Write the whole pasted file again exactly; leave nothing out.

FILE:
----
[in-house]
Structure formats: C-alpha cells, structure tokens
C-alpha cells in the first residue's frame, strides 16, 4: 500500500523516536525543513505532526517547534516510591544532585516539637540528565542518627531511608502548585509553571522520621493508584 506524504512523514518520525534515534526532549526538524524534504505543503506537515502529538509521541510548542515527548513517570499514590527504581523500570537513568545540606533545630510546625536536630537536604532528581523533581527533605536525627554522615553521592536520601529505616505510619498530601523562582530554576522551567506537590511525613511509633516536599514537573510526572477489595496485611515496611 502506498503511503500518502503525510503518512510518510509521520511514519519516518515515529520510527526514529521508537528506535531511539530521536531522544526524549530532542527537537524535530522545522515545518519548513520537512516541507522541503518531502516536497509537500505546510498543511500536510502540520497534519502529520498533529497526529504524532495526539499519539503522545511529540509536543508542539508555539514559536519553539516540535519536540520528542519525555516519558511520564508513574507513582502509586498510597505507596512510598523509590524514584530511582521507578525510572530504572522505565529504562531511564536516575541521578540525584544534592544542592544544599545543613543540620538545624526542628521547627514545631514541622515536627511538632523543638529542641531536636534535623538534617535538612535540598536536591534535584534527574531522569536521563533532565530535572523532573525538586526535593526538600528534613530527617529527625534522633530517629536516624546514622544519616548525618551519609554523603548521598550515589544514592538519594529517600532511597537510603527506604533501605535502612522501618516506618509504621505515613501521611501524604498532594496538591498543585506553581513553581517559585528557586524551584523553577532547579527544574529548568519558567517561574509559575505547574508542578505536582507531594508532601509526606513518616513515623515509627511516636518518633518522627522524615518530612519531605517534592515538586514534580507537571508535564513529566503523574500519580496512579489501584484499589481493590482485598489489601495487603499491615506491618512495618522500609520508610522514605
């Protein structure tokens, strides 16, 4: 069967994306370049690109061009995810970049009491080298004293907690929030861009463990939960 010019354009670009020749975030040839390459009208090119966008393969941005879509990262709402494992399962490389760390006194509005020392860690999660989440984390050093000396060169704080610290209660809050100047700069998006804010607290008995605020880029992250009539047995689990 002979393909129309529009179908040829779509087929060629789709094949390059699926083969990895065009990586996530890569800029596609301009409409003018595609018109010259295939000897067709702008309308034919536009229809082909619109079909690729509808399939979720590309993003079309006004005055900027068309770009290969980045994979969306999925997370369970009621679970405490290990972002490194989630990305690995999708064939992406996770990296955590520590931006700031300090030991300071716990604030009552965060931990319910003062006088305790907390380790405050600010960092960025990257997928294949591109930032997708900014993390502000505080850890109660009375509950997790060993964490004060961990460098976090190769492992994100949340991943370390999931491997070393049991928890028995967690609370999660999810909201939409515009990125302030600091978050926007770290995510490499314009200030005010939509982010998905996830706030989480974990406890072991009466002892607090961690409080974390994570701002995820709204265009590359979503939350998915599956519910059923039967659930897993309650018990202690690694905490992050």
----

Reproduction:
[in-house]
Structure formats: C-alpha cells, structure tokens
C-alpha cells in the first residue's frame, strides 16, 4: 500500500523516536525543513505532526517547534516510591544532585516539637540528565542518627531511608502548585509553571522520621493508584 506524504512523514518520525534515534526532549526538524524534504505543503506537515502529538509521541510548542515527548513517570499514590527504581523500570537513568545540606533545630510546625536536630537536604532528581523533581527533605536525627554522615553521592536520601529505616505510619498530601523562582530554576522551567506537590511525613511509633516536599514537573510526572477489595496485611515496611 502506498503511503500518502503525510503518512510518510509521520511514519519516518515515529520510527526514529521508537528506535531511539530521536531522544526524549530532542527537537524535530522545522515545518519548513520537512516541507522541503518531502516536497509537500505546510498543511500536510502540520497534519502529520498533529497526529504524532495526539499519539503522545511529540509536543508542539508555539514559536519553539516540535519536540520528542519525555516519558511520564508513574507513582502509586498510597505507596512510598523509590524514584530511582521507578525510572530504572522505565529504562531511564536516575541521578540525584544534592544542592544544599545543613543540620538545624526542628521547627514545631514541622515536627511538632523543638529542641531536636534535623538534617535538612535540598536536591534535584534527574531522569536521563533532565530535572523532573525538586526535593526538600528534613530527617529527625534522633530517629536516624546514622544519616548525618551519609554523603548521598550515589544514592538519594529517600532511597537510603527506604533501605535502612522501618516506618509504621505515613501521611501524604498532594496538591498543585506553581513553581517559585528557586524551584523553577532547579527544574529548568519558567517561574509559575505547574508542578505536582507531594508532601509526606513518616513515623515509627511516636518518633518522627522524615518530612519531605517534592515538586514534580507537571508535564513529566503523574500519580496512579489501584484499589481493590482485598489489601495487603499491615506491618512495618522500609520508610522514605
């Protein structure tokens, strides 16, 4: 069967994306370049690109061009995810970049009491080298004293907690929030861009463990939960 010019354009670009020749975030040839390459009208090119966008393969941005879509990262709402494992399962490389760390006194509005020392860690999660989440984390050093000396060169704080610290209660809050100047700069998006804010607290008995605020880029992250009539047995689990 002979393909129309529009179908040829779509087929060629789709094949390059699926083969990895065009990586996530890569800029596609301009409409003018595609018109010259295939000897067709702008309308034919536009229809082909619109079909690729509808399939979720590309993003079309006004005055900027068309770009290969980045994979969306999925997370369970009621679970405490290990972002490194989630990305690995999708064939992406996770990296955590520590931006700031300090030991300071716990604030009552965060931990319910003062006088305790907390380790405050600010960092960025990257997928294949591109930032997708900014993390502000505080850890109660009375509950997790060993964490004060961990460098976090190769492992994100949340991943370390999931491997070393049991928890028995967690609370999660999810909201939409515009990125302030600091978050926007770290995510490499314009200030005010939509982010998905996830706030989480974990406890072991009466002892607090961690409080974390994570701002995820709204265009590359979503939350998915599956519910059923039967659930897993309650018990202690690694905490992050």